By Victoria Merlino
Something prehistoric is lurking in Jamaica Bay, and science educator and author Heather Feather wants you to know about it.
Feather will bring the mystery and magic of one of the bay’s oldest and mightiest residents, the horseshoe crab, to life with her new children’s book “Horseshoe Crab’s Crown,” illustrated by Valentina Gallup. The book will be released on June 9 during a party at Jamaica Bay Wildlife Refuge in Broad Channel.
“Horseshoe Crab’s Crown” is another extension of Feather’s work as an art and science educator. In the past, she ran a children’s art education organization called ARTSinPARTS, has worked with the Rockaway Waterfront Alliance, as a seasonal park ranger and has recently redesigned curriculum for the Gateway National Recreation Area.
Horseshoe crabs have been around longer as a species than dinosaurs, according to Jamaica Bay’s website, and are more related to scorpions and spiders than crabs. Though their distinctive shell and many legs might look scary, they are actually harmless, and feed on mollusks, worms and seaweed. Every May and June, they climb onto the shores of Jamaica Bay to lay eggs and fertilize them.
The story follows a horseshoe crab who wakes up after the impact of the asteroid that caused the dinosaurs to go extinct. “I like to call it a story of re-creation,” Feather said told the Eagle.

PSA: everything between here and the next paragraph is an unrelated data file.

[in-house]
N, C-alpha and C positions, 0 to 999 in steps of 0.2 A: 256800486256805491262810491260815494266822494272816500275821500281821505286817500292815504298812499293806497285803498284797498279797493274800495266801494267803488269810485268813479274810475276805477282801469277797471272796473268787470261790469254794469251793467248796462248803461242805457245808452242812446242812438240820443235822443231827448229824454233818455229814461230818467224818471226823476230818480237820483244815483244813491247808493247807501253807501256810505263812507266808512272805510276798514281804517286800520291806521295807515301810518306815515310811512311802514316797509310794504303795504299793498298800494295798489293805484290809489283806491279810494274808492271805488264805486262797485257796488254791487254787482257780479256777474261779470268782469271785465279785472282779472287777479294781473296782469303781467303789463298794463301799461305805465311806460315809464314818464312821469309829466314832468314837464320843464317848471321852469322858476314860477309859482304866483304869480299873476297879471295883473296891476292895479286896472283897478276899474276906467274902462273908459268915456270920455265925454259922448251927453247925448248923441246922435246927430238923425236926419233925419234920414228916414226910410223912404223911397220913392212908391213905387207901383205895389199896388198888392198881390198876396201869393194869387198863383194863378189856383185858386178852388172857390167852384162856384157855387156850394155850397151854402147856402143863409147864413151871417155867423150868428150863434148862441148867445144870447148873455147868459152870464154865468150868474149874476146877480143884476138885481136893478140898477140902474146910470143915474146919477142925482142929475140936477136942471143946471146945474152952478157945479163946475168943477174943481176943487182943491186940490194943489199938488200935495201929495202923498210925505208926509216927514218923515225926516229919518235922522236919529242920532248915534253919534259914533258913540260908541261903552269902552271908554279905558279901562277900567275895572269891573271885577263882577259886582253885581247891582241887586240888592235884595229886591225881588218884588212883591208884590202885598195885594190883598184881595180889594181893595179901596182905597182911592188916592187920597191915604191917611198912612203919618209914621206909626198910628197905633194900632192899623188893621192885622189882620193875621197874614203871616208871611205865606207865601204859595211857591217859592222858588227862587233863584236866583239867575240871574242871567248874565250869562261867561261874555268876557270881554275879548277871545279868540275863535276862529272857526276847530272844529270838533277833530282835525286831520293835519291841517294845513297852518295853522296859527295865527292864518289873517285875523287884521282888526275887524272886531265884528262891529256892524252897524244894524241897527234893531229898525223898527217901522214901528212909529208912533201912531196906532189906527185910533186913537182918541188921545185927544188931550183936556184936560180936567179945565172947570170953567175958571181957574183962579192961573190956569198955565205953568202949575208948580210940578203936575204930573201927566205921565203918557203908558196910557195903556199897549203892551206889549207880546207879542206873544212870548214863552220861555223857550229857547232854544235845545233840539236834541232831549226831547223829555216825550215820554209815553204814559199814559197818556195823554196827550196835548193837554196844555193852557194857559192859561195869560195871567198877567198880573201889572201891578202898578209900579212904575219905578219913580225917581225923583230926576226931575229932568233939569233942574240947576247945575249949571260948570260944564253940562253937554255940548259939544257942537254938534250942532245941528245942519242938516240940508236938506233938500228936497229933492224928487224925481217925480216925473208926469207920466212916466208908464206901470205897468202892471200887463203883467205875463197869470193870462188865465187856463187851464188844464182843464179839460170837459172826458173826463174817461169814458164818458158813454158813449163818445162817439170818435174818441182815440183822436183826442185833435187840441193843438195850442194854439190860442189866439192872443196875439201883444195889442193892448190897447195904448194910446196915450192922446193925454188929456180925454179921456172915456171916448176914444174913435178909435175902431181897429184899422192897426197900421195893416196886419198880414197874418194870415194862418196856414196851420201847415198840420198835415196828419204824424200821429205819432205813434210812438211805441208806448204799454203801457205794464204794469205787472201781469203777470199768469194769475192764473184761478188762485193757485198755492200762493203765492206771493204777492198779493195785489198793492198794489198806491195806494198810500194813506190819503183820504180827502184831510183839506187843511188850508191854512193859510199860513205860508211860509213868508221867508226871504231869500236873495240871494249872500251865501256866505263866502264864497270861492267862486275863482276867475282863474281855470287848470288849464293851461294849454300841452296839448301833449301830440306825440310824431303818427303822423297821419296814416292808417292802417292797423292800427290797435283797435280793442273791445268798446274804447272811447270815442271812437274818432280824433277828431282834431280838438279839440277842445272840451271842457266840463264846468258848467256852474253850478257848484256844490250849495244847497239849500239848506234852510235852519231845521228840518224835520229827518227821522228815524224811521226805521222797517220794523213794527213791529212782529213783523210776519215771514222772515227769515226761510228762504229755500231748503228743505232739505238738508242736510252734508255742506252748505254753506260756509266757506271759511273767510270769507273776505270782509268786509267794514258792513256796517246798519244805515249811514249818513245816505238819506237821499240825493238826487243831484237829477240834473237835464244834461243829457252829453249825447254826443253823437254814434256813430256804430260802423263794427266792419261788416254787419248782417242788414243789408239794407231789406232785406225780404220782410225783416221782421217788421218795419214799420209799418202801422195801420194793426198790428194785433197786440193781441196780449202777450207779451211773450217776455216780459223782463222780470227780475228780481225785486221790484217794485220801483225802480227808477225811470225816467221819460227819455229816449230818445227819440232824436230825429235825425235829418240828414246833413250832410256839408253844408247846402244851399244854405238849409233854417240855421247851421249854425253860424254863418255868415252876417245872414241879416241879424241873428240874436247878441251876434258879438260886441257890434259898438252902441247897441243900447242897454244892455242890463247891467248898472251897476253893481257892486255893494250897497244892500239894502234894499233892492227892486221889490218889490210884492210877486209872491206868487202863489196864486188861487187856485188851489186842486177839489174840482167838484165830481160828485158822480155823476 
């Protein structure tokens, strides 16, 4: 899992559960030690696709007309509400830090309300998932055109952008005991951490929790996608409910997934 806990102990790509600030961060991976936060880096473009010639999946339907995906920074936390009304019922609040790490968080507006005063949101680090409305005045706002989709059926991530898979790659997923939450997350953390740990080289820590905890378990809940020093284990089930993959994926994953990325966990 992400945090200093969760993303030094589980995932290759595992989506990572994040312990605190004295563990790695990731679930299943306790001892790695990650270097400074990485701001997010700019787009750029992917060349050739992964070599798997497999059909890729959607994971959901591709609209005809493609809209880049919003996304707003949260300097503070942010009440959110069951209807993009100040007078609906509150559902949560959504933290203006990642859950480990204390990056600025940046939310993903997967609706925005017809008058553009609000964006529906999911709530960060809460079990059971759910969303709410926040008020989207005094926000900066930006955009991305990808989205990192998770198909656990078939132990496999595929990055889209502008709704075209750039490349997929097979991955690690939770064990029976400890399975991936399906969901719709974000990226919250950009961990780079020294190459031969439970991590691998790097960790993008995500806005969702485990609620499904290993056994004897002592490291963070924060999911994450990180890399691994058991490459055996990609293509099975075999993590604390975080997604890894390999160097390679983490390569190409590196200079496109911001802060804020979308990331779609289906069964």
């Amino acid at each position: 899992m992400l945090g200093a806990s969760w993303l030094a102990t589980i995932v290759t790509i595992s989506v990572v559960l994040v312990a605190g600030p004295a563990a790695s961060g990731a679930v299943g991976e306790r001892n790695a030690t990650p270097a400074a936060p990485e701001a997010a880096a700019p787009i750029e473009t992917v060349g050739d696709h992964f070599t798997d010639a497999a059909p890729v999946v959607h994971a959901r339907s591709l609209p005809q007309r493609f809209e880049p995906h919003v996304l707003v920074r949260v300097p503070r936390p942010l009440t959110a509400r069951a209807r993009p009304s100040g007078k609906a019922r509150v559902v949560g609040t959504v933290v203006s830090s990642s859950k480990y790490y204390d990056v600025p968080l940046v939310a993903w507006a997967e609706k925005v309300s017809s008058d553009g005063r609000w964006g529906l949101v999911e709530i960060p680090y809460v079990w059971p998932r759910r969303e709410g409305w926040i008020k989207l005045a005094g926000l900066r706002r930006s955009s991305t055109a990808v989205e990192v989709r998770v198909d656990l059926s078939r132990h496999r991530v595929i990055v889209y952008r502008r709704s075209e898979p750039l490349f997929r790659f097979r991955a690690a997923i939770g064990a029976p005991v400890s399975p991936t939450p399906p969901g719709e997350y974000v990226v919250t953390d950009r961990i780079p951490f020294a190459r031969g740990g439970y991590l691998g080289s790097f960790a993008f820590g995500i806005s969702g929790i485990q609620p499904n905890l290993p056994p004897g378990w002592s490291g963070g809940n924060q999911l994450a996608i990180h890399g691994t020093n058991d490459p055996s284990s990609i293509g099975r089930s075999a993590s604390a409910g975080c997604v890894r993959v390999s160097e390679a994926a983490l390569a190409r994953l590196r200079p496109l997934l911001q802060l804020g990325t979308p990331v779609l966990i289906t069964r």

Feather was inspired after she looked at a horseshoe crab and thought about myths of turtles or elephants with the world on their backs. “One of my biggest goals and intentions is to connect adults and children to their natural surroundings,” she said, noting that when she educates children about the horseshoe crab, it inspires a sense of awe within them.
Feather has also participated in horseshoe crab countings for three years with the New York City Audubon. Each year in May and June, volunteers spread along the shores of Jamaica Bay to count the number of horseshoe crabs and tag spawning ones to understand and monitor the population.
Though her book is categorized for children, Feather hopes that the book will serve to educate and enlighten people of all ages.
“If it helps people appreciate this natural wonder, it’s done more than I could ever ask.”
The Queens Arts Council gave Feather a grant to make the book and have the launch party. She called the council “a most excellent resource” and encouraged other artists to go to its trainings and apply to receive grants.
The book’s launch party will be held from 1:30 p.m. to 4 p.m. on June 9 at 175-10 Cross Bay Blvd., and include an art show that will highlight the book-making process.